Well, it is quite hard to be flat-footed as it seems that I cannot last a long run. Let us have some fun. It is time for you to see if you are just like me, flat-footed. Here is a “Wet Test” that I have found online from this site: http://www.runnersworld.com/running-shoes/take-wet-test-learn-your-foot-type
- Pour a thin layer of water into a shallow pan
- Wet the sole of your foot.
- Step onto a shopping bag or a blank piece of heavy paper.
- Step off and look down
Observe the shape of your foot and match it with one of the foot types at the bottom of the page. Although other variables (such as your weight, biomechanics, weekly mileage, and fit preferences) come into play, knowing your foot type is the first step toward finding the right shoe for you.
Normal (medium) Arch
If you see about half of your arch, you have the most common foot type and are considered a normal pronator. Contrary to popular belief, pronation is a good thing. When the arch collapses inward, this “pronation” absorbs shock. As a normal pronator, you can wear just about any shoe, but may be best suited to a stability shoe that provides moderate arch support (or medial stability). Lightweight runners with normal arches may prefer neutral-cushioned shoes without any added support, or even a performance-training shoe that offers some support but less heft, for a faster feel.
Flat (low) Arch
If you see almost your entire footprint, you have a flat foot, which means you’re probably an overpronator. That is, a micro-second after footstrike, your arch collapses inward too much, resulting in excessive foot motion and increasing your risk of injuries. You need either stability shoes, which employ devices such as dual-density midsoles and supportive “posts” to reduce pronation and are best for mild to moderate overpronators, or motion-control shoes, which have firmer support devices and are best for severe overpronators, as well as tall, heavy (over 165 pounds), or bow-legged runners.
If you see just your heel, the ball of your foot, and a thin line on the outside of your foot, you have a high arch, the least common foot type. This means you’re likely an underpronator, or supinator, which can result in too much shock traveling up your legs, since your arch doesn’t collapse enough to absorb it. Underpronators are best suited to neutral-cushioned shoes because they need a softer midsole to encourage pronation. It’s vital that an underpronator’s shoes have no added stability devices to reduce or control pronation, the way a stability or motion-control shoe would.
Hey, not because you are flat footed, you cannot enjoy a specific type of sport I mean it is not a disadvantage really, (well, it is if you will have to run) and in Muay-Thai or MMA, it can be your advantage. I found a blog here is states that being flat footed is an advantage, (again, it will be a disadvantage if you are fighting a fighter like Floyd Mayweather who loves to run J ) Check this blog here: http://oldstylemuaythai.blogspot.com/2010/03/why-you-need-to-fight-flat-footed.html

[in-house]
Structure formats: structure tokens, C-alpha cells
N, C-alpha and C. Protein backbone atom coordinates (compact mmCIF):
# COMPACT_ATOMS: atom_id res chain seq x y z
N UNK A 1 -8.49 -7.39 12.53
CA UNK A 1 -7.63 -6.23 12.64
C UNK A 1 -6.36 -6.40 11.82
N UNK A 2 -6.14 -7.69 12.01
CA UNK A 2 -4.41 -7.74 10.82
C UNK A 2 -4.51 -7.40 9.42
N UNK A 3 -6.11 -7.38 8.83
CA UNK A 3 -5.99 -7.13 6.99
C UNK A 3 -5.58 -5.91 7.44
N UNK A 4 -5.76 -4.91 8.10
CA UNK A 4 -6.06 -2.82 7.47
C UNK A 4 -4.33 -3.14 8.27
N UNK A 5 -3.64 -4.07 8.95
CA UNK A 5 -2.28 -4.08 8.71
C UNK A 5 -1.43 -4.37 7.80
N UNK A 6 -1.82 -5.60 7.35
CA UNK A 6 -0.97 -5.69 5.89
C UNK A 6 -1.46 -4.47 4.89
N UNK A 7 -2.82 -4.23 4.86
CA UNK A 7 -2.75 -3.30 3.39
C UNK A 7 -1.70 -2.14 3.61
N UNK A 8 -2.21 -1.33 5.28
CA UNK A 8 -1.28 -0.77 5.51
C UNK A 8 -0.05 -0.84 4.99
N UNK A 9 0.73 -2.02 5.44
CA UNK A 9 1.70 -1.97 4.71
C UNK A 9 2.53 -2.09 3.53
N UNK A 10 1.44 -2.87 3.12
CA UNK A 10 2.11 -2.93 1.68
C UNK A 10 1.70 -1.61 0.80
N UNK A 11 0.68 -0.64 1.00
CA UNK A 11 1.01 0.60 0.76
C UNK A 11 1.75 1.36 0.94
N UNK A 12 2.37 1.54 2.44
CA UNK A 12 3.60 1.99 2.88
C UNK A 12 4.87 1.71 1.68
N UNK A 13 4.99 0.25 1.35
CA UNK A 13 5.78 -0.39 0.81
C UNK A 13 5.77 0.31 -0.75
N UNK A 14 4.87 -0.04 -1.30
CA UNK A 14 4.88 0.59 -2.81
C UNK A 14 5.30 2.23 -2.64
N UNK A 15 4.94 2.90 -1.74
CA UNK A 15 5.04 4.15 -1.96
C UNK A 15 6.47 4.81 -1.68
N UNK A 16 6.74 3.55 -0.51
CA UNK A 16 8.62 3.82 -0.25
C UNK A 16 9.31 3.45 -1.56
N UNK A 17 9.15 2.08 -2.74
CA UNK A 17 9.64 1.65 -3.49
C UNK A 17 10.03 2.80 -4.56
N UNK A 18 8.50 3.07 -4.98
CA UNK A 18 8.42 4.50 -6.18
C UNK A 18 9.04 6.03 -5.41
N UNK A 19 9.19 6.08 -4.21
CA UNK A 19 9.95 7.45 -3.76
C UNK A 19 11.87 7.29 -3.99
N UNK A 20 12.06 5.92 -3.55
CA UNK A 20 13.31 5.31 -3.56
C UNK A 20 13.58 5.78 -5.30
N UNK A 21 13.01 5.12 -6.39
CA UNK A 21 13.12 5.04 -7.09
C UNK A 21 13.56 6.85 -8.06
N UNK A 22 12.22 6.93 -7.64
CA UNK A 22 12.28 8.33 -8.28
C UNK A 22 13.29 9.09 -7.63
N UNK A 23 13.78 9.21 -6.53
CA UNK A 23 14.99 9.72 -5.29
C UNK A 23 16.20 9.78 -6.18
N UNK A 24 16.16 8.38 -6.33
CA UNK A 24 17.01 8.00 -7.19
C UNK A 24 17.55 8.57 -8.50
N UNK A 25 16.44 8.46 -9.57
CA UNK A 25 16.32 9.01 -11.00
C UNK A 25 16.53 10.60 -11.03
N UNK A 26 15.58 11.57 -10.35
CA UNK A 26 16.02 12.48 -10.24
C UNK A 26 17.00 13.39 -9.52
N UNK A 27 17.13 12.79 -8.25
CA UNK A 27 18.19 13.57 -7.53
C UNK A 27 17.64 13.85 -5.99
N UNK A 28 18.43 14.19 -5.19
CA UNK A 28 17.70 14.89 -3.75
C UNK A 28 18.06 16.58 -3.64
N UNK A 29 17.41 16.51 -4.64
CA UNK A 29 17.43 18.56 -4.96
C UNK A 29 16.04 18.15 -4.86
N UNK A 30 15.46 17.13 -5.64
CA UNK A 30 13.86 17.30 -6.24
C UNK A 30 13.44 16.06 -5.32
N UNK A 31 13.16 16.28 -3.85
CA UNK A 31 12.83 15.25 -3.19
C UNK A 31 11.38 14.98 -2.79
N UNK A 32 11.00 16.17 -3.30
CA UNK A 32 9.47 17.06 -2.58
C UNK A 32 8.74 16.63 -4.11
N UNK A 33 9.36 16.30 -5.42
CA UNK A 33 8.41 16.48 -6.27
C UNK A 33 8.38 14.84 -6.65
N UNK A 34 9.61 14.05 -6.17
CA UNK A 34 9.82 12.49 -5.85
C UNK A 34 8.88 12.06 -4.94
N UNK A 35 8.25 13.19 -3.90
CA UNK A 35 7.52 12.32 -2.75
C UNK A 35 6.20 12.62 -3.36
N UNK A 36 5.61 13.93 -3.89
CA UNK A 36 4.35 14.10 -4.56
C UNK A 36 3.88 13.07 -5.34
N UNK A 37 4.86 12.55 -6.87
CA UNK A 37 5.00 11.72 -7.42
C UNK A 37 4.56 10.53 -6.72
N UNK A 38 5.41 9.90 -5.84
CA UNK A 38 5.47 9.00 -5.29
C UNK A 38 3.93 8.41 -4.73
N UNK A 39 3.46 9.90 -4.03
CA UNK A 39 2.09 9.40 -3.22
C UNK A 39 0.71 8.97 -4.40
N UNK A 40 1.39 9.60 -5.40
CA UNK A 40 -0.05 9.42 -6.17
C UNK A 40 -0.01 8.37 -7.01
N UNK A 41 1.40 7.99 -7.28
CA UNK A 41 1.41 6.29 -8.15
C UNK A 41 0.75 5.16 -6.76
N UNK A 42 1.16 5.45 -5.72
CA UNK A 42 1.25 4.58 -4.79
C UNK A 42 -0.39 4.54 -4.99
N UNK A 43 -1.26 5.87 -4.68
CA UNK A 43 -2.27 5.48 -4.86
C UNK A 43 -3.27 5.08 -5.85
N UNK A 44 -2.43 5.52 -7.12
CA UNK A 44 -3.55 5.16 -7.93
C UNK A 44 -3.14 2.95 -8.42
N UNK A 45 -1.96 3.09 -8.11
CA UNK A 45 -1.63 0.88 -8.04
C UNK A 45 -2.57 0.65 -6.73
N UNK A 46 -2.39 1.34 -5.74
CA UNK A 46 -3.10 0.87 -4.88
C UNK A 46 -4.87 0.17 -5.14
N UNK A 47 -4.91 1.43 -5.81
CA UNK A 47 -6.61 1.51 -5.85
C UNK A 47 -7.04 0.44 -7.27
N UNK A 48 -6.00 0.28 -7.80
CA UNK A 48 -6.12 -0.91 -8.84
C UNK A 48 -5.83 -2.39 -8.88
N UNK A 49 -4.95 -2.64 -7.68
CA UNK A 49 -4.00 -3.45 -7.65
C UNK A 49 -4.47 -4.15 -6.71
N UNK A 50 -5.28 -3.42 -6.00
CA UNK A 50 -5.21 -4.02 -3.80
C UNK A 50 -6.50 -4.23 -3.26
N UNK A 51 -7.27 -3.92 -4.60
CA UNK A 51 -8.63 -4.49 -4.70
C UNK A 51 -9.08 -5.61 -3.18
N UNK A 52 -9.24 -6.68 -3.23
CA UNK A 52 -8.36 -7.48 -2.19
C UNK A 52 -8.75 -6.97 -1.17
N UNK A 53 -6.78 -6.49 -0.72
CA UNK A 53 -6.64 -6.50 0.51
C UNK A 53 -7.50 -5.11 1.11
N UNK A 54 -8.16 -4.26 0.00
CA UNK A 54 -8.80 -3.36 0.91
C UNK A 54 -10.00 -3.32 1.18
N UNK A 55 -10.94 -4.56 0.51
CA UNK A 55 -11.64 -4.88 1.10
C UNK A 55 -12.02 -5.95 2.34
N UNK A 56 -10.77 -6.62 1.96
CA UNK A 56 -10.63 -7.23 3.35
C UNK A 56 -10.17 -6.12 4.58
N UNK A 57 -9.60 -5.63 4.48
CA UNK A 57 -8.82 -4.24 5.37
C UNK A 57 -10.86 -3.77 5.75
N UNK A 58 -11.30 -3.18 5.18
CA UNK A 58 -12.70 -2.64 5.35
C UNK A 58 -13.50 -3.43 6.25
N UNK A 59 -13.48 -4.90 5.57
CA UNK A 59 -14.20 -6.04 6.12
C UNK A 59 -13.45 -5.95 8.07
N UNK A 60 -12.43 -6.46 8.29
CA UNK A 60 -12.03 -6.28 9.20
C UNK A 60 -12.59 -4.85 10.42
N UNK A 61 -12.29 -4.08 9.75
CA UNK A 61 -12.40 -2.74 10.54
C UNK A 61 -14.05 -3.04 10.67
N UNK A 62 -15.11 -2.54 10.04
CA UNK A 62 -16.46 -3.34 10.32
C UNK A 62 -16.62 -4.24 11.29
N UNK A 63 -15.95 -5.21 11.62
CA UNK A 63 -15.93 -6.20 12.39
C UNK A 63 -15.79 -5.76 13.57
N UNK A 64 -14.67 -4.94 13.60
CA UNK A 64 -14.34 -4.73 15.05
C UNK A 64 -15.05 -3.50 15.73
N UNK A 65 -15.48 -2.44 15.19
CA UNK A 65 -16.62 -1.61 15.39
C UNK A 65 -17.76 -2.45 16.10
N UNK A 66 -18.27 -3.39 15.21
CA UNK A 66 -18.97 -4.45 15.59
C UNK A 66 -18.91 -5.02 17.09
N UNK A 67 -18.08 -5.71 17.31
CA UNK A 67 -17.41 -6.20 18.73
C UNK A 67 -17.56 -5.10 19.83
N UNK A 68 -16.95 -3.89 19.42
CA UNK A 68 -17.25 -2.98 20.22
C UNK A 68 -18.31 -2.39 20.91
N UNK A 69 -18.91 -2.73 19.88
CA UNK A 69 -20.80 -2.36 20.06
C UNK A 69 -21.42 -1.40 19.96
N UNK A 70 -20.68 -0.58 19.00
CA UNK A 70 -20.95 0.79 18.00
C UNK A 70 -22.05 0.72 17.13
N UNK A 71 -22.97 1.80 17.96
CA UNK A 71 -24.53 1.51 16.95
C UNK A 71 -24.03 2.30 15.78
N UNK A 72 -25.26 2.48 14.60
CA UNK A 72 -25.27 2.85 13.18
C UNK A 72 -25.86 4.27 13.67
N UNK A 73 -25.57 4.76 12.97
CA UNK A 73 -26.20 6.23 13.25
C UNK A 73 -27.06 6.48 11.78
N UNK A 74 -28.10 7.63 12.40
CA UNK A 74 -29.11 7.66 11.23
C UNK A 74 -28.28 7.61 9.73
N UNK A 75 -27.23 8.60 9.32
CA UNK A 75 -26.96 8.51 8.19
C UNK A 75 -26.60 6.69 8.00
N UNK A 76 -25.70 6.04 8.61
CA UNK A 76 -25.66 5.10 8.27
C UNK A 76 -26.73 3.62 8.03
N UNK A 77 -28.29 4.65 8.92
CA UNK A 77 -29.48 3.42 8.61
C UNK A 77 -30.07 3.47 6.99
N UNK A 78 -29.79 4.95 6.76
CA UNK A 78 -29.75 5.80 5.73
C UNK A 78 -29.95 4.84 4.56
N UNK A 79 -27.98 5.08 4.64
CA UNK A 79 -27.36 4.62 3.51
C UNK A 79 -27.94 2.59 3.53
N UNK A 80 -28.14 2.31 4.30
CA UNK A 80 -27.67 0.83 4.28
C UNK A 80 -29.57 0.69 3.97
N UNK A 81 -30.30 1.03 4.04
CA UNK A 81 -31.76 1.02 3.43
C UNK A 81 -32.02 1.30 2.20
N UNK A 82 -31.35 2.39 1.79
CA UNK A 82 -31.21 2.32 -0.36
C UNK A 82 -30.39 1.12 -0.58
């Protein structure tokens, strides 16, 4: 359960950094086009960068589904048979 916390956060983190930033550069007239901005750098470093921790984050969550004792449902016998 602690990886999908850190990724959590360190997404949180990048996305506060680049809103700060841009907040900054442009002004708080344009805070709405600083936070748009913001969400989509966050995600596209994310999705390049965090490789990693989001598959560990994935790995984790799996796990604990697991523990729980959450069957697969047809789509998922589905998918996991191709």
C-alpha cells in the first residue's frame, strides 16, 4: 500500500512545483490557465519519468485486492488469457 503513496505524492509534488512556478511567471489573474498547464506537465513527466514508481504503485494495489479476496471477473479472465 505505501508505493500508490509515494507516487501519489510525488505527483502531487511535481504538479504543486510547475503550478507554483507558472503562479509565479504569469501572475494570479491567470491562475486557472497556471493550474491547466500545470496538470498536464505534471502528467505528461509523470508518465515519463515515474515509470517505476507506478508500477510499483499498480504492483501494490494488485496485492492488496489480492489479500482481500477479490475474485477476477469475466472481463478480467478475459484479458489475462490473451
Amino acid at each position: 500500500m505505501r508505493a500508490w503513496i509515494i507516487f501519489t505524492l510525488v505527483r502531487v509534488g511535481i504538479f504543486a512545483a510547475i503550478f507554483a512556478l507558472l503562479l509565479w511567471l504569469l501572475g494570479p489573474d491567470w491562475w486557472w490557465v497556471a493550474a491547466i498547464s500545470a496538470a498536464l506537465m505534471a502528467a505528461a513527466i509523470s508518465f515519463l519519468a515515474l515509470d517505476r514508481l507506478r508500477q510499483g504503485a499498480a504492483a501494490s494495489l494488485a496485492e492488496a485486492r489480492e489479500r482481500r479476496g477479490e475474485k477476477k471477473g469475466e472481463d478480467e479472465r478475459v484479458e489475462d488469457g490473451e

Here is an excerpt from the above mentioned blog:
The Flat Footed Advantage
When you stay on the balls of your feet to fight you lose power.
Although you’ll have speed and quickness you won’t have the force to take someone out in a street-fight.
Staying on the balls of your feet will only engage the front quads of your legs and the calf muscles of the lower legs.
This may be fine when boxing or sparring in the ring to score points and win rounds, but it can be a bad tactic in a street-fight.
By having your feet flat on the ground you distribute the weight evenly across them.
Your glutes and hamstrings along with your quads and calfs get activated and engage your whole posterior chain giving you more power in your punch.
Fighting flat-footed helps to root you to the ground, and makes you more stable and balanced.
You’ll be able to generate more ground force which translates to more powerful punches.
Also you’ll be able to shift and change direction very quickly and solidly.
And one more thing, you’ll be able to absorb more impact from your adversary.
Something to Think About
How much force can you produce on your toes? I bet not as much as you can flat-footed.
Don’t believe me, here is a way to find out:
Dead lift your full bodyweight flat-footed on an Olympic bar, now do the same on your toes or the balls of your feet.
Which one was easier to do?
Which one was more stable?
Which one was able to generate more force?
Now walk around with that same weight across your shoulders flat-footed and then on your toes, which one feels stronger?
And finally squat with that same weight again flat-footed and then on your toes, which one produces more ground force?
You’ll instantly see why being flat-footed produces more force, more muscles are being used.
And let’s not forget, better balance, coordination and stability when moving and striking.
This all translates as an advantage in a street-fight.
Okay okay okay, you want a solution from that kind of foot problem, eh? Then use an ankle support or ankle wrap. I normally use ankle wrap on my right foot as when you are executing Muay Thai cross or straight punch, you need to be in a Muay Thai stance wherein you feet should be shoulder width apart with your left foot a half a step forward if you are right-handed. It leaves your right foot almost tip toeing which is quite uncomfortable if you are flat-footed. You want to learn more about Muay Thai? Well, maybe it is better for you if you will start reading about it and a good source of information I must say is this site: http://muaythaipros.com/
Warning! Please do not execute any Muay Thai forms or stances without the guidance of a Kru or a Professional Kick-Boxing coach. The site I provided is for a reading purpose only. I am not held liable to any accident you might encounter if you will do any stance 😛